Buying a home will likely be the most important purchase you make in your life, so it’s imperative to consider every financial factor prior to buying. For starters, you have to find a house you can afford in an area you enjoy. Then, you need to consider your closing costs, down payment plan, and monthly mortgage payments from thereon out. With these payments completed or saved for, many homeowners are shocked to learn that yes, you do have to pay annual property taxes—and they completely differ based on where you’re located!
According to CoreLogic, comparing the cost of owning property throughout the country is a complex task. The total calculated amount for a location “can include property taxes paid to multiple agencies with varying formulae, including both fixed and variable components.” As such, the data accounts for property values and tax rates at the local level to create a general statewide average. The information is then broken down into the three following categories:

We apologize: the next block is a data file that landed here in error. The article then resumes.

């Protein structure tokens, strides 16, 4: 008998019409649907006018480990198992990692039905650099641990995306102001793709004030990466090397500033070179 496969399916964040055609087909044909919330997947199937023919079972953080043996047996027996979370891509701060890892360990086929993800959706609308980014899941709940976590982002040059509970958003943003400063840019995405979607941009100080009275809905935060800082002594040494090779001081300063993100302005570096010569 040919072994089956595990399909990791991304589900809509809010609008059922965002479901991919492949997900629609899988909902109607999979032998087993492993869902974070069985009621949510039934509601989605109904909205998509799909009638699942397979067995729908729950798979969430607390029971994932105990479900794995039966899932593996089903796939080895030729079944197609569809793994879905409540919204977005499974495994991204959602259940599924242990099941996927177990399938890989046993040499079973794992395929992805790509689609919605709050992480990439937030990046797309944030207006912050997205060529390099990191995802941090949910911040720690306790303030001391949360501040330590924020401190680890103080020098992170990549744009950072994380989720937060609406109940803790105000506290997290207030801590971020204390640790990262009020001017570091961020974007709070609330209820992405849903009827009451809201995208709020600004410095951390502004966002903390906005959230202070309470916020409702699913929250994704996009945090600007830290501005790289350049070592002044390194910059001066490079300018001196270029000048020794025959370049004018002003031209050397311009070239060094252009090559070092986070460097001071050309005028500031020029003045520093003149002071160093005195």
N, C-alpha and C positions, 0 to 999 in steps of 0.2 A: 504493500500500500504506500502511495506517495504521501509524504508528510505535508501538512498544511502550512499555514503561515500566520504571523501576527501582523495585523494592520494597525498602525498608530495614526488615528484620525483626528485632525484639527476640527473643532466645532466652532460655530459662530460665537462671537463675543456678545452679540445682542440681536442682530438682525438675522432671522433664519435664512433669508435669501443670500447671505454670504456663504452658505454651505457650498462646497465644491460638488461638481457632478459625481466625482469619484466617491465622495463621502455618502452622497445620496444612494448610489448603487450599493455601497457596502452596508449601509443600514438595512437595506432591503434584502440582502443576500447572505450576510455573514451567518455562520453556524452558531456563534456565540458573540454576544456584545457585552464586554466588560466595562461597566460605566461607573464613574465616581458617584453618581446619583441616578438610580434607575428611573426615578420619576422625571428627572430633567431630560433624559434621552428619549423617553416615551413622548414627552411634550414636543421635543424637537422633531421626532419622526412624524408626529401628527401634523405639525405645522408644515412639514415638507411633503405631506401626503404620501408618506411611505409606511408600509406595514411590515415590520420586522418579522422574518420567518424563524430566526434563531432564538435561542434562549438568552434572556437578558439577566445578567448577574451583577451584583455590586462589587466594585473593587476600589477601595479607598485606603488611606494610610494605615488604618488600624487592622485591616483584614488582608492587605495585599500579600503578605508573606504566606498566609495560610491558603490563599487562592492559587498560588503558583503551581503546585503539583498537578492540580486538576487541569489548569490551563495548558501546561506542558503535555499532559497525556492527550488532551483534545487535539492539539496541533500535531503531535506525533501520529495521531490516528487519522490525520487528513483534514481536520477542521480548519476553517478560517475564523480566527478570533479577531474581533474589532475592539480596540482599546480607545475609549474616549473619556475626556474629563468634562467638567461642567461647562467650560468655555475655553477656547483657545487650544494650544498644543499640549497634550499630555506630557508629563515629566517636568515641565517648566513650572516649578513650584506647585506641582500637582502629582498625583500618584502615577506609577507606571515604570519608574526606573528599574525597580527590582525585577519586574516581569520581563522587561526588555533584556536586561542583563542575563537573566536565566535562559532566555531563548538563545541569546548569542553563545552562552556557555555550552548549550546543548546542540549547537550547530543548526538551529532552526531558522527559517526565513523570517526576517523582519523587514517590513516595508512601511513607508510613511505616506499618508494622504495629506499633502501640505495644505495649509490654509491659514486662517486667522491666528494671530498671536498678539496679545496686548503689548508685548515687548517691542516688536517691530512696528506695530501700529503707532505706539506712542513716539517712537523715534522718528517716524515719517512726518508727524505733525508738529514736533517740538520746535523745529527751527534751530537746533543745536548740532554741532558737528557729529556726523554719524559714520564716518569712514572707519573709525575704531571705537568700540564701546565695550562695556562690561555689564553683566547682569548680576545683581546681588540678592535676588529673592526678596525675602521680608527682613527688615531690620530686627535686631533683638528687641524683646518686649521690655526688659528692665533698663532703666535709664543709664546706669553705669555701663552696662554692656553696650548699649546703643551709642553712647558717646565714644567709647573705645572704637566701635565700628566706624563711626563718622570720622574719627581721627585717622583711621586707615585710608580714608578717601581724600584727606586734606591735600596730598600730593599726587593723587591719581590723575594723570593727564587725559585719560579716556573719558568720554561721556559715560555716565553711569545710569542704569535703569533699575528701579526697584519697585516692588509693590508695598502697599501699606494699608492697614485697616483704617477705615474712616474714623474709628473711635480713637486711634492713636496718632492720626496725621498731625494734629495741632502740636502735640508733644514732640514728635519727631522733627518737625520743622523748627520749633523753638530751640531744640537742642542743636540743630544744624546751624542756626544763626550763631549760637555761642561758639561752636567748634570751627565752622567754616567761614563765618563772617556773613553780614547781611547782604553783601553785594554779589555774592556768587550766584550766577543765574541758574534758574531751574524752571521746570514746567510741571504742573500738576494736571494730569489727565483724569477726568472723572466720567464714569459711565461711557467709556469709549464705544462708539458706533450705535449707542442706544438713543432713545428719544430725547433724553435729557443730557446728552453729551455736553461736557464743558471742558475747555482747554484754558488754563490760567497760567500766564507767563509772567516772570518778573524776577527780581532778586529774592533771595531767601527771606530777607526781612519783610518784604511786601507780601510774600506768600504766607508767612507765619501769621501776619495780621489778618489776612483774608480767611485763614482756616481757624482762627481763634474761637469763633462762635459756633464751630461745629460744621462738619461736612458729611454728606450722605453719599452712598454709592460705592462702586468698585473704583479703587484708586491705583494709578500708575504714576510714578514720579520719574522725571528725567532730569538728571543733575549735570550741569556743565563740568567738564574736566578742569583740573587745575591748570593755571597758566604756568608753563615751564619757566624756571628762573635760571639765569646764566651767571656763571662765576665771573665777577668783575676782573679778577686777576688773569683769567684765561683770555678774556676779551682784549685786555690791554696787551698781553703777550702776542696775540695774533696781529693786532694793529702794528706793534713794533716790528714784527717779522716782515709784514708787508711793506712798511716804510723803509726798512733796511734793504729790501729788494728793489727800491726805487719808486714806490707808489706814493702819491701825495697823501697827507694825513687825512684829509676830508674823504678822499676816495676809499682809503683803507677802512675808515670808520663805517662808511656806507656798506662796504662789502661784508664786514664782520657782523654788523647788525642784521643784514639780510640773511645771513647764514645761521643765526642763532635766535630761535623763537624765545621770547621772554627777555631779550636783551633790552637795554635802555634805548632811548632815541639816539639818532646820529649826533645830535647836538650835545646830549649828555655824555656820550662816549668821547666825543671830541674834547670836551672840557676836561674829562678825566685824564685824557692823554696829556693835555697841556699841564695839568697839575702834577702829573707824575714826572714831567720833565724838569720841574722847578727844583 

- States with a median property tax of less than 1 percent: According to the study, 16 states, or 31 percent of the United States, have a median property tax of less than 1 percent. Examples include Louisiana, Tennessee, and Indiana. The lowest average property tax can be found in Hawaii, where homeowners pay an average of .31 percent.
- States with a median property tax of between 1 and 2 percent: 28 states, or 55 percent of the U.S., have a median property tax of between 1 and 2 percent. Examples include Mississippi, Florida, and Georgia.
- States with a median property tax of more than 2 percent: The study shows that 7 states, or 14 percent of the nation, have a median property tax of more than 2 percent. Typically, these higher paying states have multiple levels of tax collection at the county level. Examples include Texas, New York, and Connecticut. The highest recorded property tax is found in Illinois, where homeowners pay an average rate of 2.67 percent.
Together, these state medians create a national property tax average of 1.31 percent. This means that a homeowner with a home valued at $300,000 will be taxed about $3,930 each year. It’s important to remember that these numbers solely reflect an average of property taxes. To learn more about what your individual property tax will look like, or for more information on home financing, contact one of our mortgage specialists today.